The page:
A Diamond test, which Ye said can be produced for around $15, mixes a patient sample from a nasal swab with gold nanoparticles attached to antibodies for the virus being tested. The antibodies, marked by the gold nanoparticles, then bind with proteins on the virus' surface if the virus is present in the sample.

Researchers then inject the sample mixed with labeled antibodies into a narrow tube mounted on a glass slide. As the liquid passes through the tube, it's hit by the beams of two lasers, one of which activates the gold nanoparticles, causing them to expand.

If the expansion is strong enough, the nanoparticle will boil the water around it and create vapor bubbles. Large nanobubbles mean the virus is present in the sample.

"If there's no virus, there will be a tiny nanobubble signal from the particle only so we can differentiate the sample's status," said Yaning Liu, a UTD mechanical engineering doctoral student and co-first author of the Diamond study.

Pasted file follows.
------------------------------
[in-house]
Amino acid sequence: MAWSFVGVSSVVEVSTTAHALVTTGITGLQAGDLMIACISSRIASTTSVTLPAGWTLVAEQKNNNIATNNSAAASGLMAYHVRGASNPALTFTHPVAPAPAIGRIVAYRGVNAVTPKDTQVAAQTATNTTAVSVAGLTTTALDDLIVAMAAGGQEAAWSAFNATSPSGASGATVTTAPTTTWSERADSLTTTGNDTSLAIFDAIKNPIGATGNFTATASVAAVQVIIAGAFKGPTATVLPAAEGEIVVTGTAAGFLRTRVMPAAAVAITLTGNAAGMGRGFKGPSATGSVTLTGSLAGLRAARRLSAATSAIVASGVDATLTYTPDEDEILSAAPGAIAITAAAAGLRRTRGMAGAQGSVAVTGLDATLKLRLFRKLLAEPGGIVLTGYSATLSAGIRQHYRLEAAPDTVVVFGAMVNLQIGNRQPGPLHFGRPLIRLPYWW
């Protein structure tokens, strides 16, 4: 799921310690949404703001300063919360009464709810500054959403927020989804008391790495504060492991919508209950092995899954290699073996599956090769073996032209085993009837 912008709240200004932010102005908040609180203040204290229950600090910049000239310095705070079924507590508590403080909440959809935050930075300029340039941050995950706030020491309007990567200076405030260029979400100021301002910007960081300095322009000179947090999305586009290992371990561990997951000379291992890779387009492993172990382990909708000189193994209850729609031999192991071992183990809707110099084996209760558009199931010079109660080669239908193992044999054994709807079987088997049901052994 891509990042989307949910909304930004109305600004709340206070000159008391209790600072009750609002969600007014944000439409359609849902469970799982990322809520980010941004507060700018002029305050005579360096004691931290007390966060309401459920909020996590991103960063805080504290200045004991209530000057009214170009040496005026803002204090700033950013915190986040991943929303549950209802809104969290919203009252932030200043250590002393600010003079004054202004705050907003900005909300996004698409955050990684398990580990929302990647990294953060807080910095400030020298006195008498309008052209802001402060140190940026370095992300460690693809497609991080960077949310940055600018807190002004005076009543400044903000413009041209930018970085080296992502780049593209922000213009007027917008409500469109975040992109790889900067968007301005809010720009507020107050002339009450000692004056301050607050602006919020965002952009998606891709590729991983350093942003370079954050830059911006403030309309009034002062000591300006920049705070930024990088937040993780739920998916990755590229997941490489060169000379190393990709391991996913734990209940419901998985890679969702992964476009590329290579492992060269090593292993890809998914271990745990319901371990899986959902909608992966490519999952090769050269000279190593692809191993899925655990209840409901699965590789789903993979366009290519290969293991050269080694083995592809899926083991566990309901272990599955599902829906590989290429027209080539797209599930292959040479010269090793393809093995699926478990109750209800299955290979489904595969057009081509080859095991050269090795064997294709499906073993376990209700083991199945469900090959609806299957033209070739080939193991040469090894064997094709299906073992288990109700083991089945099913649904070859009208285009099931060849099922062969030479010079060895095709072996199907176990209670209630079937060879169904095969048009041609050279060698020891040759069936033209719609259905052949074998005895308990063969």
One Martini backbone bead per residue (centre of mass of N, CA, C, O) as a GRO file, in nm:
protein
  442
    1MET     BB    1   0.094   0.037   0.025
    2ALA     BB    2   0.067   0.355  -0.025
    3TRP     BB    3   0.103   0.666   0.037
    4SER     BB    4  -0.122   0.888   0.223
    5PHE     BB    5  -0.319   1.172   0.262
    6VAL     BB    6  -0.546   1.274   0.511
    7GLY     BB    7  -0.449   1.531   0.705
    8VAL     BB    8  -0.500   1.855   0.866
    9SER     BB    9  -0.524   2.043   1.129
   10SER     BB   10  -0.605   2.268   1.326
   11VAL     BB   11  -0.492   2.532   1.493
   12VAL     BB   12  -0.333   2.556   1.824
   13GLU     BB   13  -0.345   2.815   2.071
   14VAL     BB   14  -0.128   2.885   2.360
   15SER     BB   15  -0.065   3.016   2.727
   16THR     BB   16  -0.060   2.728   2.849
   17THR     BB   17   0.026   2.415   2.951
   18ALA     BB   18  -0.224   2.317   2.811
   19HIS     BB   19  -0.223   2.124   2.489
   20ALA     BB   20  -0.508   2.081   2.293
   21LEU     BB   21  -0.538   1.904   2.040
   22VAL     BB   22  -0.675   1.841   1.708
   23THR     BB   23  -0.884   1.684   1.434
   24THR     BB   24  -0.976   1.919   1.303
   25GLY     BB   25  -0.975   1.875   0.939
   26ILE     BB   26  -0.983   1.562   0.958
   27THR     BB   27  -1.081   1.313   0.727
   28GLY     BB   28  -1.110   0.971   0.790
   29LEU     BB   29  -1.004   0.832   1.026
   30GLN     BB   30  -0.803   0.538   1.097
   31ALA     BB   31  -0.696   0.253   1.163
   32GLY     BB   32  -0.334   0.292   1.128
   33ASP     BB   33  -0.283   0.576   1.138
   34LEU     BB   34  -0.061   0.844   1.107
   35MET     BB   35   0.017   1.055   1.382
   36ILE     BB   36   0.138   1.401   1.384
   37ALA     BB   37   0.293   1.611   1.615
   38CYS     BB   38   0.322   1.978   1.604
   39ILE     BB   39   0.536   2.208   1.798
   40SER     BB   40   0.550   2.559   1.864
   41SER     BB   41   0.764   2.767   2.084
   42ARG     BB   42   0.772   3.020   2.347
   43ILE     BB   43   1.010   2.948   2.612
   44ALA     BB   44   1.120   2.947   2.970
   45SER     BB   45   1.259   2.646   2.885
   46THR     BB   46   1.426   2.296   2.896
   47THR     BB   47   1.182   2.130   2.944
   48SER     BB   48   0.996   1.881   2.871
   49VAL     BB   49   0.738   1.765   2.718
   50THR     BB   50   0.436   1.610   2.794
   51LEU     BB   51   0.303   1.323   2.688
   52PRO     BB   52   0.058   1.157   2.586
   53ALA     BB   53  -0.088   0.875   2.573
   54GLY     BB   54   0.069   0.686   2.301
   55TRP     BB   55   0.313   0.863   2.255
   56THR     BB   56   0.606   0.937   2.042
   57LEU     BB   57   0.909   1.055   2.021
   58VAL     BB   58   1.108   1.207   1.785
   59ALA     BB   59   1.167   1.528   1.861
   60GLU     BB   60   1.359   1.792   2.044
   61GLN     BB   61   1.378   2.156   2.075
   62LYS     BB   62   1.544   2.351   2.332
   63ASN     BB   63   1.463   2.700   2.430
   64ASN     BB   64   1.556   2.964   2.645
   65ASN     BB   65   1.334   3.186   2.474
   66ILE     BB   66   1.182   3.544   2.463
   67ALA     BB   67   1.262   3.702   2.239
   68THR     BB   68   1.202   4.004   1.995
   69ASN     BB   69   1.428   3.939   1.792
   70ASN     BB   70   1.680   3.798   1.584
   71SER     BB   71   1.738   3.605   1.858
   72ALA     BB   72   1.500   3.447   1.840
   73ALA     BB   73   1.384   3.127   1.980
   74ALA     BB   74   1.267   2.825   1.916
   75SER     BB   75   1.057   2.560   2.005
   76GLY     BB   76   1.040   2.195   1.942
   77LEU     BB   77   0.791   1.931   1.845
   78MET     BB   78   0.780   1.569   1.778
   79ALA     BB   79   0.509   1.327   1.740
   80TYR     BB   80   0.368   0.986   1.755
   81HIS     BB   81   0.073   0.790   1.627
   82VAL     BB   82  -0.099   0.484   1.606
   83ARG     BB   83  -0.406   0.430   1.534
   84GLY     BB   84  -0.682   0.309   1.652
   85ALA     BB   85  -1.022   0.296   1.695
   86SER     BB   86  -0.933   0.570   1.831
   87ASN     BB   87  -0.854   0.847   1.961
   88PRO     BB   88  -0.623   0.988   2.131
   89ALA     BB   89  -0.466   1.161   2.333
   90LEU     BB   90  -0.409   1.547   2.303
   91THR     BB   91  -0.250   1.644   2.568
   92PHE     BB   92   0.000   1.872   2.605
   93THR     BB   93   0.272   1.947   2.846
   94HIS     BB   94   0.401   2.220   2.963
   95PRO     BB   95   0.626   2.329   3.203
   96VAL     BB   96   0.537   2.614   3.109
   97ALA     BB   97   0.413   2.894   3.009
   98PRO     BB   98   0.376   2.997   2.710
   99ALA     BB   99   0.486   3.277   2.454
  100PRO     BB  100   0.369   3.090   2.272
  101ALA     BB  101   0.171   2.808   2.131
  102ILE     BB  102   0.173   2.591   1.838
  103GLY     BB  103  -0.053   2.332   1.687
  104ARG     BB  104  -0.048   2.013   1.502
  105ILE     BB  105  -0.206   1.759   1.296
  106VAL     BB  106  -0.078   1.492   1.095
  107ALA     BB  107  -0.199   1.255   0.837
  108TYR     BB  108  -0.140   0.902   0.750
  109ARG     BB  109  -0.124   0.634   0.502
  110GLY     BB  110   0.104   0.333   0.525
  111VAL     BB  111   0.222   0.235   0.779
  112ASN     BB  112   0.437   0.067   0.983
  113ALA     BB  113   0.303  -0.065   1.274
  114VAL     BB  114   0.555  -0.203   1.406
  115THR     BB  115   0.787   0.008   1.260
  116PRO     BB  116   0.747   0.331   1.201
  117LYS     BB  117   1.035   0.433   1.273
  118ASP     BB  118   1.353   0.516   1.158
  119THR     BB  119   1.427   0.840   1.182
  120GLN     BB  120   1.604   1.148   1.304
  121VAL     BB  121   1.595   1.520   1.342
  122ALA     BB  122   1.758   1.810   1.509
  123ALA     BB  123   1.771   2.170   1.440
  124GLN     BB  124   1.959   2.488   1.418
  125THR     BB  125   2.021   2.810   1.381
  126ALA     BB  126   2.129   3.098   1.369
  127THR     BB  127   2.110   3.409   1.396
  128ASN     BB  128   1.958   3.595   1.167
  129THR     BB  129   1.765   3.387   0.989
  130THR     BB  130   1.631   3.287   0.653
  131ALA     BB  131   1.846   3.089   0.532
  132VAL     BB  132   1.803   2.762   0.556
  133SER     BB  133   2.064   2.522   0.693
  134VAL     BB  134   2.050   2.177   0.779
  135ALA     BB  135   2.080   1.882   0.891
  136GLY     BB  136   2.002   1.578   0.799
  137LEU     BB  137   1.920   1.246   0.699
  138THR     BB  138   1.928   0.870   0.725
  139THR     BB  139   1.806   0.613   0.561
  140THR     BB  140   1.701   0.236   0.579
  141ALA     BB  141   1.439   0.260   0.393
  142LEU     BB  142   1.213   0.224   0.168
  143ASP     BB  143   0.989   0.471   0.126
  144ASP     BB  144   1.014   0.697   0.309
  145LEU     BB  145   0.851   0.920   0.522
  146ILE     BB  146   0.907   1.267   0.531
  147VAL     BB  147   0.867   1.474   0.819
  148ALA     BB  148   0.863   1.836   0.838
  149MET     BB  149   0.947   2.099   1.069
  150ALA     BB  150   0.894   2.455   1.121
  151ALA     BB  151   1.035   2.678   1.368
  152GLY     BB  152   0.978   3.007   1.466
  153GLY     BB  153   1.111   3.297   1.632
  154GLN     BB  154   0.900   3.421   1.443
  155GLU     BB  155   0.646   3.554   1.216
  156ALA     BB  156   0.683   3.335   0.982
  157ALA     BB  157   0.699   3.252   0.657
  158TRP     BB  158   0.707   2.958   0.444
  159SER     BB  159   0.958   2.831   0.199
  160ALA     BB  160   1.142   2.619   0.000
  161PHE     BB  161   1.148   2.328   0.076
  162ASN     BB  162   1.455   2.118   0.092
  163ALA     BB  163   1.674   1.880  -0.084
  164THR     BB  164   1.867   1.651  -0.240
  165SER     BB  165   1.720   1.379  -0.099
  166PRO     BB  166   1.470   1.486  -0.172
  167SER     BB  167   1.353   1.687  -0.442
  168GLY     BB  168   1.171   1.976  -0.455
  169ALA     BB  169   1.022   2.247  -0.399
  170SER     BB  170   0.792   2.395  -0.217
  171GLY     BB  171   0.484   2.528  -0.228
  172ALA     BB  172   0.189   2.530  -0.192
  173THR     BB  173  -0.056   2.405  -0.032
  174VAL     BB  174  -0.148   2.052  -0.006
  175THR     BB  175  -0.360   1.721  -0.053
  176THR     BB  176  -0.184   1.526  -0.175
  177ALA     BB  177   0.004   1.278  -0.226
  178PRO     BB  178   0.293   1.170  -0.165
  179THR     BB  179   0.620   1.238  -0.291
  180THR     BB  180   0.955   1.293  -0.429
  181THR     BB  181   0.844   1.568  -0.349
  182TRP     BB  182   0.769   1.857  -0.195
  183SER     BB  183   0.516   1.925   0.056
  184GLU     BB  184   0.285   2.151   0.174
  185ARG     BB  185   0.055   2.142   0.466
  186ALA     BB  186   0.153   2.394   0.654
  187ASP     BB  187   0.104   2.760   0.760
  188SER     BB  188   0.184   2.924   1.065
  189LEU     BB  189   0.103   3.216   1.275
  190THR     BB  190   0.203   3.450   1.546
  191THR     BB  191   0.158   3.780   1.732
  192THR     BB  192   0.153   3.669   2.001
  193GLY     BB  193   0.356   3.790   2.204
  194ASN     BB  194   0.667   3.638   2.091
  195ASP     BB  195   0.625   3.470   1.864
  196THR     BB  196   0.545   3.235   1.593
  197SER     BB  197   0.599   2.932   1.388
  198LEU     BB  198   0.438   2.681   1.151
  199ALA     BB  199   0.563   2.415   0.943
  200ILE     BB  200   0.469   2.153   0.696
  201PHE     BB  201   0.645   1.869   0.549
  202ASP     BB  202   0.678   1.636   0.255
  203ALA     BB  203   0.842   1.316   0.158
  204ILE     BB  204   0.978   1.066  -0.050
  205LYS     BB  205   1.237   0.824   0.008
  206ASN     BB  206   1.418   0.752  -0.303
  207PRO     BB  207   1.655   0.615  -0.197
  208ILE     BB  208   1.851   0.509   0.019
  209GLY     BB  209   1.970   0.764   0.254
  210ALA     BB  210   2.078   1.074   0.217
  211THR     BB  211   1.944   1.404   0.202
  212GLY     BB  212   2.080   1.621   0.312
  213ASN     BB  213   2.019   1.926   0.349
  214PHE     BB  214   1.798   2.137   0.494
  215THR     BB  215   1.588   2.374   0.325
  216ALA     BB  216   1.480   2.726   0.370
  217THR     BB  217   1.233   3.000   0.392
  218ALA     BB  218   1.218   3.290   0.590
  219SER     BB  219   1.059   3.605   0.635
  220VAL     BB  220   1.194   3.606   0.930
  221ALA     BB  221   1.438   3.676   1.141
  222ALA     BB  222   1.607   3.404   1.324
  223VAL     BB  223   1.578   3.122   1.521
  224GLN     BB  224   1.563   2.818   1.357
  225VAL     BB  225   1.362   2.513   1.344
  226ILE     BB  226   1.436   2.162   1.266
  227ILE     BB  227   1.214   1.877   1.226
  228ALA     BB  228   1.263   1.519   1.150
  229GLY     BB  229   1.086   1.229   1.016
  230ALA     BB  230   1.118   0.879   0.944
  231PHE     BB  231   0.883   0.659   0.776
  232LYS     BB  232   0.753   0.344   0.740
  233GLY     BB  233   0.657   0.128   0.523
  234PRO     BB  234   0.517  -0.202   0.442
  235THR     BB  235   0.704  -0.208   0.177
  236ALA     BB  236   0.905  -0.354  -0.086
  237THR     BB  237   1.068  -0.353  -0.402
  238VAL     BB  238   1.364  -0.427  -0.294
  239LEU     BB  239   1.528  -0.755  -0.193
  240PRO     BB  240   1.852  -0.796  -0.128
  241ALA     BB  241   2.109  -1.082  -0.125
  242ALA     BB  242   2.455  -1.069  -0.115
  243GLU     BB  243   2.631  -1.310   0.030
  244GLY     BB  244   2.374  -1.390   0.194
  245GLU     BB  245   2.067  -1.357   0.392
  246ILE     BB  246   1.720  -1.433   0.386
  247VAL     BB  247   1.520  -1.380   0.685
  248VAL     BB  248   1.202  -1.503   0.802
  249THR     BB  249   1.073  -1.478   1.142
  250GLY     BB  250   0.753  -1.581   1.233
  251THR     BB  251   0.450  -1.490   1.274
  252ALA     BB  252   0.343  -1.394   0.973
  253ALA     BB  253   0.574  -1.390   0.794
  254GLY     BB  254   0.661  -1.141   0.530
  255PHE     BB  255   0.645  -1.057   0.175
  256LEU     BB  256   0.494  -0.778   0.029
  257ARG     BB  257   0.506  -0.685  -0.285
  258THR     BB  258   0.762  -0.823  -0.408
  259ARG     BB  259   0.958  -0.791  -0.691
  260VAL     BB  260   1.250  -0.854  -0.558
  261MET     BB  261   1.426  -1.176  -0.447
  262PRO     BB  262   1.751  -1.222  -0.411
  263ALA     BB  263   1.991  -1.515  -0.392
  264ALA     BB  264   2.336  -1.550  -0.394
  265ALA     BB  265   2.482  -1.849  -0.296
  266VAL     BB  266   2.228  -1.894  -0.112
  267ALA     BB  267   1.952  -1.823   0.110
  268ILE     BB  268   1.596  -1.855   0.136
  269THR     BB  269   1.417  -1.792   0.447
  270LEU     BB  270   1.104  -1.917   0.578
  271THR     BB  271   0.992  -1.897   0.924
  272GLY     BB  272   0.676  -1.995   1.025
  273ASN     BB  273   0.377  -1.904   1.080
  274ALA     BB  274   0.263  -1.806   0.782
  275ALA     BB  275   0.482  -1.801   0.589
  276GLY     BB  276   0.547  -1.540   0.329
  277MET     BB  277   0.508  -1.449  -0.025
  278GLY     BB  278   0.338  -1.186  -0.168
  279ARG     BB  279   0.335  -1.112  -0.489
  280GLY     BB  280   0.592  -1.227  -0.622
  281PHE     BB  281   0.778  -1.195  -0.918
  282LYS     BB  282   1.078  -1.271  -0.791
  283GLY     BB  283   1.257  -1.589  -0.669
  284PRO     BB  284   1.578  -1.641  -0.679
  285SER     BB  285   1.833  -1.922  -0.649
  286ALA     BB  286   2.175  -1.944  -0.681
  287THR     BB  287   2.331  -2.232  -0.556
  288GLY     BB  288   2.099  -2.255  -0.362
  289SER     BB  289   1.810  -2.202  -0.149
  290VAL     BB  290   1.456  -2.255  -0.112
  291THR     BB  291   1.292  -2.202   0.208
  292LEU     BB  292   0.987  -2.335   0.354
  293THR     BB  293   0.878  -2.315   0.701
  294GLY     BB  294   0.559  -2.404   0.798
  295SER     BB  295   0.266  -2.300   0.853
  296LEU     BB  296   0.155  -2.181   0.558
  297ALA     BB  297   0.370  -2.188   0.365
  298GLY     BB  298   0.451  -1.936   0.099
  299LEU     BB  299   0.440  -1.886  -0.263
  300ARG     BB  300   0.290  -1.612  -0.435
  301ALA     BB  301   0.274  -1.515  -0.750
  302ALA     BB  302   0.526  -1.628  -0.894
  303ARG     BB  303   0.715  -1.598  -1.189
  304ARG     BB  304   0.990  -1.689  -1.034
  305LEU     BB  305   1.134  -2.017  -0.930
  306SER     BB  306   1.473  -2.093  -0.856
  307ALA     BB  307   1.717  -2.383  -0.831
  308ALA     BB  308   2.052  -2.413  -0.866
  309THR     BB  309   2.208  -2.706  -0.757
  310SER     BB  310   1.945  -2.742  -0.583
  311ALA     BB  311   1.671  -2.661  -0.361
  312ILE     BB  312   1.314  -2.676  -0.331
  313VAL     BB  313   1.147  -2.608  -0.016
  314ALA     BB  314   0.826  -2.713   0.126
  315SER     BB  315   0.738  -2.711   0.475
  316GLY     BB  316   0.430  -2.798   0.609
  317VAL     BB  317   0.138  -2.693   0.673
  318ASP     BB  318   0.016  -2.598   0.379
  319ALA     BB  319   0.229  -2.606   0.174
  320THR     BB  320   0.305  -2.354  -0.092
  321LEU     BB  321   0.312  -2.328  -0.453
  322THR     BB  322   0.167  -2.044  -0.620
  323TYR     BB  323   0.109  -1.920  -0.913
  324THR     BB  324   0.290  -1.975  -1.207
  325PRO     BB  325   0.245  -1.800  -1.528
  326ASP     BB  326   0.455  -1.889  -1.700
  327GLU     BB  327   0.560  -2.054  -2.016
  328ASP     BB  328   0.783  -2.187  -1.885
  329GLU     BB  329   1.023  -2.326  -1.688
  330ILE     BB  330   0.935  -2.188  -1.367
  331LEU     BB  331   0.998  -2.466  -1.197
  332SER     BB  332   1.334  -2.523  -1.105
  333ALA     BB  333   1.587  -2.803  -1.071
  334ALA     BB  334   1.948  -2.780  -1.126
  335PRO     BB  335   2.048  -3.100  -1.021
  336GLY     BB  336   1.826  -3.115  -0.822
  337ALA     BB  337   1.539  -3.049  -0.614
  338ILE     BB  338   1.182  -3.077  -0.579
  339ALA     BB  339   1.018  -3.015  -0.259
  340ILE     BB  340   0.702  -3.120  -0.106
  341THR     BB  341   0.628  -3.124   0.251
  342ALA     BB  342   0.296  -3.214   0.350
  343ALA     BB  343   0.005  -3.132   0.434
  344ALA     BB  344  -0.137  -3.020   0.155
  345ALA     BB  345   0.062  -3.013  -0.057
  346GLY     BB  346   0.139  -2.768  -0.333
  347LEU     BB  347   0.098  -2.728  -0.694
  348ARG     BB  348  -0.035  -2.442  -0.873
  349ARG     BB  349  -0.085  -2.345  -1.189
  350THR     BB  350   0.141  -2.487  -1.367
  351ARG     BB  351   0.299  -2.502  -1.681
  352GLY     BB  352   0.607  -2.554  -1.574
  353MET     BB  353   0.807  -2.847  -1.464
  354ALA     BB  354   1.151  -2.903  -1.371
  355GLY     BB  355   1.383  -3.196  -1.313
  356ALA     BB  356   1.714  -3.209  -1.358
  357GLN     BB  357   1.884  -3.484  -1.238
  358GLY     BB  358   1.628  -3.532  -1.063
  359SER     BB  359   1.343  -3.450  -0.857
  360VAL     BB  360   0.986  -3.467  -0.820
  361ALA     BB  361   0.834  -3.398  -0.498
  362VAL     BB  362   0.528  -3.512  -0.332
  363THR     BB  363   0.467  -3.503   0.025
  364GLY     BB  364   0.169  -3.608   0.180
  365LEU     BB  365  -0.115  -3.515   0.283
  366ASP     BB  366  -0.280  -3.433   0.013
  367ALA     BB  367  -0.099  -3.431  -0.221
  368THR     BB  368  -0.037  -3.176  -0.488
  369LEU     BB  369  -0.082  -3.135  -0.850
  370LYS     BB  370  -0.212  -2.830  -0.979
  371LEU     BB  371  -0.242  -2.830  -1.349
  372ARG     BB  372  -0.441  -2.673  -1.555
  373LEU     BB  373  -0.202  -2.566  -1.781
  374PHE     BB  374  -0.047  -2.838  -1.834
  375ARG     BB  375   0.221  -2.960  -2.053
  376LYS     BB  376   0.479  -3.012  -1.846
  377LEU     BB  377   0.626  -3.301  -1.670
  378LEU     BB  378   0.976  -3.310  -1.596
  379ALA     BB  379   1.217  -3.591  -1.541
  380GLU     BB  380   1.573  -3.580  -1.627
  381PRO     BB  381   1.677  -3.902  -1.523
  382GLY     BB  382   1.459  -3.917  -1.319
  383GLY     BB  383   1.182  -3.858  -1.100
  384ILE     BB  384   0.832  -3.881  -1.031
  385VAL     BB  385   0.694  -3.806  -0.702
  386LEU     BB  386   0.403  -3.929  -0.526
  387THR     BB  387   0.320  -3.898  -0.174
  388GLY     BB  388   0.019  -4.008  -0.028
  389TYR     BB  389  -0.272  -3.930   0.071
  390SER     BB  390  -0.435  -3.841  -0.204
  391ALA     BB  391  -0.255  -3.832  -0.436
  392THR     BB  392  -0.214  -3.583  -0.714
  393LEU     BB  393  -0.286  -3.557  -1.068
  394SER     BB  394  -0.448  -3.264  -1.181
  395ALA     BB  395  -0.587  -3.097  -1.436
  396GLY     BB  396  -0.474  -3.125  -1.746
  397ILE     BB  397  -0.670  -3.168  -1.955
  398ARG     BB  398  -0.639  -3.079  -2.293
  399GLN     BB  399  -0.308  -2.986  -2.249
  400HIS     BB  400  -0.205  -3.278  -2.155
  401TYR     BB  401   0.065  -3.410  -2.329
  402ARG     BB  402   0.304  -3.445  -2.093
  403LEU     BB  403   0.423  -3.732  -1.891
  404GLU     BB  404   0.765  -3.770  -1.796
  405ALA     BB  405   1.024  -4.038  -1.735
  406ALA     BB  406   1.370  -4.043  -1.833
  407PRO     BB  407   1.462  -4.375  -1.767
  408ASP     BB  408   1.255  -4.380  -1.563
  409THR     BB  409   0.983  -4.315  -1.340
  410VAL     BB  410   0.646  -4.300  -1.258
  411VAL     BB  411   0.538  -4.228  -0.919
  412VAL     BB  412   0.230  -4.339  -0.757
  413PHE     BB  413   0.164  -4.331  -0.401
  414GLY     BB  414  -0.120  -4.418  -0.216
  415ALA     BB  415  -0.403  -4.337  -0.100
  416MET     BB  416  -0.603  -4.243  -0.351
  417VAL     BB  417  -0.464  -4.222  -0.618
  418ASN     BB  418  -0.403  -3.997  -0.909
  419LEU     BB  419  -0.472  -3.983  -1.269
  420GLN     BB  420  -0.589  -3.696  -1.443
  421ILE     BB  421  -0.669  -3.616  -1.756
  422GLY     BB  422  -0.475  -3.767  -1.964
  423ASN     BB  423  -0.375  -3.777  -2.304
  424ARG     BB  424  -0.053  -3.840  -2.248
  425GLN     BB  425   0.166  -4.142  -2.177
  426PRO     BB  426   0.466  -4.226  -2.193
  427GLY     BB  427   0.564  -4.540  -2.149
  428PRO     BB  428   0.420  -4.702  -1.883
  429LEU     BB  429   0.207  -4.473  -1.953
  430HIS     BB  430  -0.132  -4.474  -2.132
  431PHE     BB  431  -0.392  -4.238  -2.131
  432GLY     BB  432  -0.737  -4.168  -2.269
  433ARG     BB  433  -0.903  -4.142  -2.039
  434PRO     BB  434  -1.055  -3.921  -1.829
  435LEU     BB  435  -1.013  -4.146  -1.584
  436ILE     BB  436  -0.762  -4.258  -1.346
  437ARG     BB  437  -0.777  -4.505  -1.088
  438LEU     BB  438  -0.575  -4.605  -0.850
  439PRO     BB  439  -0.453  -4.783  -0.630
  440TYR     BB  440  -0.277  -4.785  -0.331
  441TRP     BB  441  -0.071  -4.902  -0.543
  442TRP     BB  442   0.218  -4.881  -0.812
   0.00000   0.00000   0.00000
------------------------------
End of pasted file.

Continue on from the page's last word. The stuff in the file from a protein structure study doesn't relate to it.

Diamond is the product of years of research and millions of dollars in grant funding, including $2.5 million in grants from the National Institute of Allergy and Infectious Diseases and a $293,000 grant from the Department of Defense's Congressionally Directed Medical Research Programs.

To test different viruses using the technology, all researchers need to do is change the associated antibodies, Ye said. Though Diamond has the potential to expand testing options for a number of viruses, it requires researchers to know what they're testing for.

"One of the challenges with the current tests is that providers have to kind of have an idea of what they're looking for," said Elitza Theel, associate professor of laboratory medicine and pathology at the Mayo Clinic in Rochester, Minn.

A less-targeted approach using a technology called metagenomic next-generation sequencing allows scientists to sequence all of the genetic material in a sample to identify which infectious pathogens are present. The technology is already in use, but the process is expensive and takes days to return results, Theel said.

"It's not really helpful in the immediate acute setting," she said.

While Diamond must be approved by the Food and Drug Administration before it can be used publicly, the scientists behind the technology launched a company called Avsana Labs to hopefully commercialize it. Qin serves as president of the company, which was created through UTD's Venture Development Center.